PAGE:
Benefits of a Nonprofit Brand Voice Guide

April 20, 2020
7 minutes

Howdy nonprofiteers! Please enjoy this guest post by our friend Kristi Porter, Chief Do-Gooder at Signify, with tips on how a brand voice guide can help donors understand and respond to your needs

Wouldn’t it be great if your donors gave you more money? And new donors were easier to attract and engage? 

It’s the dream of every nonprofit. Yet, sometimes I wonder if we make it too hard for them. Or—gasp—even blame them when fundraising gets difficult. Instead of trying every trick under the sun to nab a donation, or worse, throwing our hands up altogether, what if we had a frank conversation with ourselves? That’s right, the old, “It’s not you, it’s me” conversation.

There will certainly be times when donors change their giving priorities, don’t connect with the mission, or the timing is just off, but there are other times when it’s possible that we confuse them with our message or don’t give them a clear plan to act. We can’t control what they do, but we can certainly control what we put out into the ether.

So, what’s the best way to help donors understand and respond to your needs?

I’ll give you a tip. A shortcut. A tool.

It’s called a brand voice guide.

What is A Brand Voice Guide, And Why Do You Need One?

In its simplest terms, a brand voice guide is a document that outlines who you are, your main messages, what makes you unique, who your audience is and their needs, and how to communicate with them. It can get a lot fancier, but those are some of the core elements.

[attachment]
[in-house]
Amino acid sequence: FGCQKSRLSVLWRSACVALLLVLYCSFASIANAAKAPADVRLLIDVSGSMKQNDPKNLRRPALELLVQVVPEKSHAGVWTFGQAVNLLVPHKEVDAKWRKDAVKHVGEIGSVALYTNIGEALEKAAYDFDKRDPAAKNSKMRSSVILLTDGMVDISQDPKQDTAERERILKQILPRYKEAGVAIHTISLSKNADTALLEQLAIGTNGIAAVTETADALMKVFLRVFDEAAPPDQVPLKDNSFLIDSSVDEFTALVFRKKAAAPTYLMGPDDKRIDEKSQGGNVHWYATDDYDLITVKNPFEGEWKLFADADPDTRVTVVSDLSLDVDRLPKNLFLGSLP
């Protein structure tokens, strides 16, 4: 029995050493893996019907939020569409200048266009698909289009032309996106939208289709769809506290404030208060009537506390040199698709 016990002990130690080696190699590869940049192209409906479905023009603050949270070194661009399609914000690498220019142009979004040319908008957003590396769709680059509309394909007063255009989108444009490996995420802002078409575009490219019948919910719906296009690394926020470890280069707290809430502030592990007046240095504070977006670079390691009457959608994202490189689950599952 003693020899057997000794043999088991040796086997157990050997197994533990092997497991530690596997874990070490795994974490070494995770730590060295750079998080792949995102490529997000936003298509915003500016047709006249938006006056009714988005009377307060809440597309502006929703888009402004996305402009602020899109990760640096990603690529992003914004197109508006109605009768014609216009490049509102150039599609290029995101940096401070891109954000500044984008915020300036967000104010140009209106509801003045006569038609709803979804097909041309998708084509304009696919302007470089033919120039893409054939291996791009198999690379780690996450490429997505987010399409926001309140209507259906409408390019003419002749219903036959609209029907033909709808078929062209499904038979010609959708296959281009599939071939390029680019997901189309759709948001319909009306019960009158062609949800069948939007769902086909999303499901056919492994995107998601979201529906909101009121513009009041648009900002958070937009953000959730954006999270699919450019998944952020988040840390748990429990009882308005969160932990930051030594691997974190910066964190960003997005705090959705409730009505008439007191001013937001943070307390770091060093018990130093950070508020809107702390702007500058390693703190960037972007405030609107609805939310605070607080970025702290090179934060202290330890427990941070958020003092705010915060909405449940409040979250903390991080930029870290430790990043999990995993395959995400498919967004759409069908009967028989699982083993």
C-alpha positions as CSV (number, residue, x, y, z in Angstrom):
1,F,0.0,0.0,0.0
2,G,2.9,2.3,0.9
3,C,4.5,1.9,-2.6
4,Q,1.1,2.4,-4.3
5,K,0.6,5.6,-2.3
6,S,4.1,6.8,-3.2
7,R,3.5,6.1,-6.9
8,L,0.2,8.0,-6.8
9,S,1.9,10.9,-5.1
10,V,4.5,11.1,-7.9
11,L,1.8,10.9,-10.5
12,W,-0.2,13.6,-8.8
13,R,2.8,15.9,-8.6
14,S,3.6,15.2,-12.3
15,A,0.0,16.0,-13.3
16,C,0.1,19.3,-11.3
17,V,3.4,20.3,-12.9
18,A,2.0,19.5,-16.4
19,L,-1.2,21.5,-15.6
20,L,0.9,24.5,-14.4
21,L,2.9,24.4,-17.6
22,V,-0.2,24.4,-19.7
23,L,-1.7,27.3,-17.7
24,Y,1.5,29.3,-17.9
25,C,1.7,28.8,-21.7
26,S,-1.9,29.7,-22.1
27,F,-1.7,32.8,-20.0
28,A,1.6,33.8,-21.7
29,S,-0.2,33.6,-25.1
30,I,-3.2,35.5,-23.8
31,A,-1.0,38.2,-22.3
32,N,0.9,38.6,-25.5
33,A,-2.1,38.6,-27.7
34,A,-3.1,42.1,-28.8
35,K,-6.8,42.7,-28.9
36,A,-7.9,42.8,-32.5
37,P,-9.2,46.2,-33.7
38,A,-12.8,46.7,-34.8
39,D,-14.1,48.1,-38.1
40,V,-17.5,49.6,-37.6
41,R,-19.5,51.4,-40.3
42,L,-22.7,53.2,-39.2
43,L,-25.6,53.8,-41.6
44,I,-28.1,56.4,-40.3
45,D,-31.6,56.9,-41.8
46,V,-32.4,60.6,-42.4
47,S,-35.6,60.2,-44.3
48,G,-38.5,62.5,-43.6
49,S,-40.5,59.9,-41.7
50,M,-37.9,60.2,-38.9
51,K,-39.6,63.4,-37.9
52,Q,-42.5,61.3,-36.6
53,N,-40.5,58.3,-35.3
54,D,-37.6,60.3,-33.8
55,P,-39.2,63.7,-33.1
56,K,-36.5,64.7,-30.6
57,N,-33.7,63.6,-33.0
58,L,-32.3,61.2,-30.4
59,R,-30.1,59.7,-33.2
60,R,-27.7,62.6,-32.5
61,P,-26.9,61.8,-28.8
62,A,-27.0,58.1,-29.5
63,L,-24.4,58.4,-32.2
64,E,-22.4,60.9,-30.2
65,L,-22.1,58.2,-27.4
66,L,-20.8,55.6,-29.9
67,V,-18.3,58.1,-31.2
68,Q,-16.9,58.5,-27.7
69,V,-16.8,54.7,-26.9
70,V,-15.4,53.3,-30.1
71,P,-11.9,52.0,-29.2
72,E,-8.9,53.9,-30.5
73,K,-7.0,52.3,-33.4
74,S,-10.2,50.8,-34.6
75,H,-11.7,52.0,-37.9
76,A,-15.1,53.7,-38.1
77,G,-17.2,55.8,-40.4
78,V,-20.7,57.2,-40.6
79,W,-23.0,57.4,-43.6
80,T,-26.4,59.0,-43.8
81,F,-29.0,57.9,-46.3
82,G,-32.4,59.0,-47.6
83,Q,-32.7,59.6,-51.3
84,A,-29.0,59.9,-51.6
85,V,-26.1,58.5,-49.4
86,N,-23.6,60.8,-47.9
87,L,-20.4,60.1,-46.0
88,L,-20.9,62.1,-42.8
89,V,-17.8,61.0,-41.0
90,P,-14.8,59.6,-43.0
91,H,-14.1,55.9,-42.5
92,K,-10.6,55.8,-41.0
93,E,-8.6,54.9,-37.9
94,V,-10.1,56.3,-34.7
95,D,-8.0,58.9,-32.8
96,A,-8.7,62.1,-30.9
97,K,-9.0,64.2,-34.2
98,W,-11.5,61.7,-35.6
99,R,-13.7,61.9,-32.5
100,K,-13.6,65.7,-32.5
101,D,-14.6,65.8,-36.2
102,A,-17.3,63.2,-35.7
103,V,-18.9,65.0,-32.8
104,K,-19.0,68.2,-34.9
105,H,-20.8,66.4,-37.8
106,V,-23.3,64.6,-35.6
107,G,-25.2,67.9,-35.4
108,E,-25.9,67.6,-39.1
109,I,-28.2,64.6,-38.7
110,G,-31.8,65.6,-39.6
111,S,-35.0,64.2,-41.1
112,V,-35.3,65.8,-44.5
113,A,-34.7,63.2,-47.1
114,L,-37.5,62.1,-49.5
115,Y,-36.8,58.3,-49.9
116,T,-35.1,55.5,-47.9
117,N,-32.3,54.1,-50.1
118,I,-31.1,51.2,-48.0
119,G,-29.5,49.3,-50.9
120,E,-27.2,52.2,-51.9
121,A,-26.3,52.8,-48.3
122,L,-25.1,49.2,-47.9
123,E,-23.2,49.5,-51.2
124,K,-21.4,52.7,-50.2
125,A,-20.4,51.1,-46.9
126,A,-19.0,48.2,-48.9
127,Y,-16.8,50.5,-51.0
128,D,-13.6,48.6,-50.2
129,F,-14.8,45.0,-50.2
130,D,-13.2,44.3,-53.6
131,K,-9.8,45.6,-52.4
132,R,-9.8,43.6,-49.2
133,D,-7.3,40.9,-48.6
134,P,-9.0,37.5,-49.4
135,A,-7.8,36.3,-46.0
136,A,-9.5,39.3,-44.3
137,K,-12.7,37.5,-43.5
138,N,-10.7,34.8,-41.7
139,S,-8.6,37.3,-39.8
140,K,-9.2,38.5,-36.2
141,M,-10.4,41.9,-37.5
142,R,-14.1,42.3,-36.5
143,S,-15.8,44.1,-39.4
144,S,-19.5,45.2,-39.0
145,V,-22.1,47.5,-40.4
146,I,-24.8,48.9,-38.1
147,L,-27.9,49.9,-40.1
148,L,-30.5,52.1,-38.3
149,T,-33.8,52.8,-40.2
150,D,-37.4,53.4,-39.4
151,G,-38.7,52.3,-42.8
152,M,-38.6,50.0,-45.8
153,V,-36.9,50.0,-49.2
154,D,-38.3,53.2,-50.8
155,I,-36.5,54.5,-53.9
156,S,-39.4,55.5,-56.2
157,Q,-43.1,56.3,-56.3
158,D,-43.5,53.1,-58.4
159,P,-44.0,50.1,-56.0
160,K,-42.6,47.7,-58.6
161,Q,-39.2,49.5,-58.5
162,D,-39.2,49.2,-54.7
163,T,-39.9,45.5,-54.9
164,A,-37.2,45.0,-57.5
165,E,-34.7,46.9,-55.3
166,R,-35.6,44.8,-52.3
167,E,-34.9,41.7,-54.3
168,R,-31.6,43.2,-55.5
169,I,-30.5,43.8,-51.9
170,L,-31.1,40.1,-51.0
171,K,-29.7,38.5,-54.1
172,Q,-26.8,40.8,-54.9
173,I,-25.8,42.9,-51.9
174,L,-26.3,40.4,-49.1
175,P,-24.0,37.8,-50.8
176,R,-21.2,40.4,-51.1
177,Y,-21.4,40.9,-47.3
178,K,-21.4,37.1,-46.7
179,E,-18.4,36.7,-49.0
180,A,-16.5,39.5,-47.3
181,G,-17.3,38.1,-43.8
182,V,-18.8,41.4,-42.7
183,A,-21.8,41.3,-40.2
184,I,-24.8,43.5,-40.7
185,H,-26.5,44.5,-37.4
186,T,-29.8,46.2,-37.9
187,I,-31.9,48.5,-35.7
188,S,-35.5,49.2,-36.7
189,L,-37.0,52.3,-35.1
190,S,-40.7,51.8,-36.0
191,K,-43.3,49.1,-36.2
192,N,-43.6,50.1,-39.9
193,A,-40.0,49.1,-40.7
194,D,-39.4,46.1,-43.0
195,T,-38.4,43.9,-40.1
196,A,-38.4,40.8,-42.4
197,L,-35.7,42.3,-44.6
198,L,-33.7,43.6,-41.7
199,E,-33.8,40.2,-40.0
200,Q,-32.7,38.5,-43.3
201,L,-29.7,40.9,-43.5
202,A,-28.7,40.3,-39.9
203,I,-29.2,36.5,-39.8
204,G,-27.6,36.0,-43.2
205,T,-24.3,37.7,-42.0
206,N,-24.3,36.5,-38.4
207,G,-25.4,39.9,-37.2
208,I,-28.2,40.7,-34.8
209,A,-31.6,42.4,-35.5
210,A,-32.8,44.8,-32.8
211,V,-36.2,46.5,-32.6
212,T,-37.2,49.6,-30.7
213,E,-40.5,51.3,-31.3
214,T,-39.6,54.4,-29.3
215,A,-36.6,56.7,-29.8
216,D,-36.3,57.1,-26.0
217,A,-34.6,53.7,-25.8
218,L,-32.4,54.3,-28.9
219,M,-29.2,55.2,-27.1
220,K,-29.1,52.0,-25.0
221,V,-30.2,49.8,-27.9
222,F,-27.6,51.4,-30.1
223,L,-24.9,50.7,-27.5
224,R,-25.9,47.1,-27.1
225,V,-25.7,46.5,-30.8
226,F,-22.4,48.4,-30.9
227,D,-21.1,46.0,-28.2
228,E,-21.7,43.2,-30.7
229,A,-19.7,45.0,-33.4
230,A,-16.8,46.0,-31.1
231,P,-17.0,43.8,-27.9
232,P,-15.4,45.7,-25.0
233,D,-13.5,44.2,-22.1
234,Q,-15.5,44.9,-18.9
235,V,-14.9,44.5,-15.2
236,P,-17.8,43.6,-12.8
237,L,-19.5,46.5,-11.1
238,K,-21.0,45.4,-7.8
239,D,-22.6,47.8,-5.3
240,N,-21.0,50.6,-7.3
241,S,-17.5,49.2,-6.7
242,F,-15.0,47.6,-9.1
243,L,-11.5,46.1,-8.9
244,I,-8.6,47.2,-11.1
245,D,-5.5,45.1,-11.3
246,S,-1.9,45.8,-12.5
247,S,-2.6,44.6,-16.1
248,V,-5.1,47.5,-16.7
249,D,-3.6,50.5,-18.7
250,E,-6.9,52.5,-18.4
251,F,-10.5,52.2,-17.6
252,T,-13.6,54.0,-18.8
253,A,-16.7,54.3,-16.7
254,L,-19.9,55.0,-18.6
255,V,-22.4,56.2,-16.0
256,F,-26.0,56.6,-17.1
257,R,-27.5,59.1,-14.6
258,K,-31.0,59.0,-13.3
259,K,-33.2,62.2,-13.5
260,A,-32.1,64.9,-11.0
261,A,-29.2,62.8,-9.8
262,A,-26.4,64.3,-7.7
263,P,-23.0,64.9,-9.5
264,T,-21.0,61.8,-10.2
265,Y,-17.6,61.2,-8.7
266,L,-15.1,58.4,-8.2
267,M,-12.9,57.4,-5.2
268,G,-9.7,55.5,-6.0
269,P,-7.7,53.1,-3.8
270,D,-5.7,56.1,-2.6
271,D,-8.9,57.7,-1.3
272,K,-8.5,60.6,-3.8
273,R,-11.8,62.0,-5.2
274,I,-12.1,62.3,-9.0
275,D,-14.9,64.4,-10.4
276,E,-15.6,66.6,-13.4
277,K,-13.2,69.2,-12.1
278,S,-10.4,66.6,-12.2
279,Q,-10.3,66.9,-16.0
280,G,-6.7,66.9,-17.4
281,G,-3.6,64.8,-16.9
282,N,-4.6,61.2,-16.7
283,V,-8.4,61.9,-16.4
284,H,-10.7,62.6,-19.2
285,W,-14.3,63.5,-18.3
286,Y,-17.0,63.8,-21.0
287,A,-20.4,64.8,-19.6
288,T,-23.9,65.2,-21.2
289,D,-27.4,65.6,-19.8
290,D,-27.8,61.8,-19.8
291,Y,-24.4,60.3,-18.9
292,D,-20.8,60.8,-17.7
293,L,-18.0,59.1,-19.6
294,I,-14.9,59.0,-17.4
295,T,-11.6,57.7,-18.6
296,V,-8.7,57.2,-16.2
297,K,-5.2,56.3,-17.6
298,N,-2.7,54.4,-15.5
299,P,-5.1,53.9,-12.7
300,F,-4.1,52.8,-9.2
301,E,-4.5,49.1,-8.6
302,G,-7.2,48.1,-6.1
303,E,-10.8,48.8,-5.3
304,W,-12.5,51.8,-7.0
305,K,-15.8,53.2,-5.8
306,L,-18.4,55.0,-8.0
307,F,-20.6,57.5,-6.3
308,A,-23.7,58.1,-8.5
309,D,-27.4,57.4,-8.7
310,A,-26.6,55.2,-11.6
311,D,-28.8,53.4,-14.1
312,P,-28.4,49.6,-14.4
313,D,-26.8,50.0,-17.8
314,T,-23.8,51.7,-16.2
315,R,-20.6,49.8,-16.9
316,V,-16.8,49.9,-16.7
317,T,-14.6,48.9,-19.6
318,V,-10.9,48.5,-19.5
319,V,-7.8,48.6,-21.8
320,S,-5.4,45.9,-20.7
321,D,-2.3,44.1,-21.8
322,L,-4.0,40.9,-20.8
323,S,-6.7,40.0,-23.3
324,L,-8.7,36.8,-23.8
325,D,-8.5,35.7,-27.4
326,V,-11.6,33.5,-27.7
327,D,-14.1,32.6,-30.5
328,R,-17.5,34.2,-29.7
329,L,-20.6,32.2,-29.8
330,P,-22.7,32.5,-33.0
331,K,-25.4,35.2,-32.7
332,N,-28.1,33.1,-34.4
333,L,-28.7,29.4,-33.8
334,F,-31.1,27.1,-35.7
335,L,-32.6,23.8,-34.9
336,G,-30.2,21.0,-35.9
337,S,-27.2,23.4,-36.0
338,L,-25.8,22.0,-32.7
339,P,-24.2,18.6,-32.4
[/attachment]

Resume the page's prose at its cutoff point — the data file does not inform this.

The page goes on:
When you have a brand voice guide, you and your team are on the same page. Not only are you in step, but your donors (and potential donors) are in the loop, too. You can communicate in a way that’s clear, consistent, and compelling, and remove any guesswork for your tribe.

Without a brand voice guide, you leave communication to chance. Team members are left to talk about whatever is important to them, and donors could misunderstand your mission, how they fit into it, or what step to take next.

Still unsure you need one? Here are three reasons you should consider it.

1. You Stand Out from the Crowd

There’s something special about you, and everyone should know what that is. A brand voice guide allows you to shine a light on what sets you apart. 

By creating this simple playbook, you can develop your own voice—one that people begin to recognize. It has not only your specific services and products but your distinct vocabulary and selling points. When you can visibly define and articulate what makes you stand out, the right donors and partners will be more easily drawn to you. 

2. Everyone Communicates in the Same Way

Don’t leave your key messages open to miscommunication or interpretation. From what to include on your grant proposals to social media posts to writing your website to speaking engagements, everyone communicates the same way when a brand voice guide is handy. That’s because all of the essentials have already been outlined for them.

You might tend to think that if you say the same thing over and over again, it’s redundant and boring. And while that can sometimes be the case, you’re probably also assuming that everything you put out into the world is seen each and every time by your audience. These days, though, that’s not true thanks to email filters and social media algorithms.

Additionally, from the bottom of your nonprofit to the top, when everyone is communicating in unison, there’s a better chance of your message getting heard. By repeating what’s important, and in a way that makes sense for you, there will be no doubt as to the problems you solve.

3. You Build Trust with Donors and Stakeholders 

From grantors to individual donors to partners to volunteers, everyone who gives to you in some way wants to know that their investment is safe. Simply put: They need to trust you.

Consistency is one way to build trust, and communication is an easy, subtle, and highly effective vehicle for making that happen. Whether you’re communicating one-to-one, on your nonprofit’s website, or to a large crowd, what you say and how you say it matters.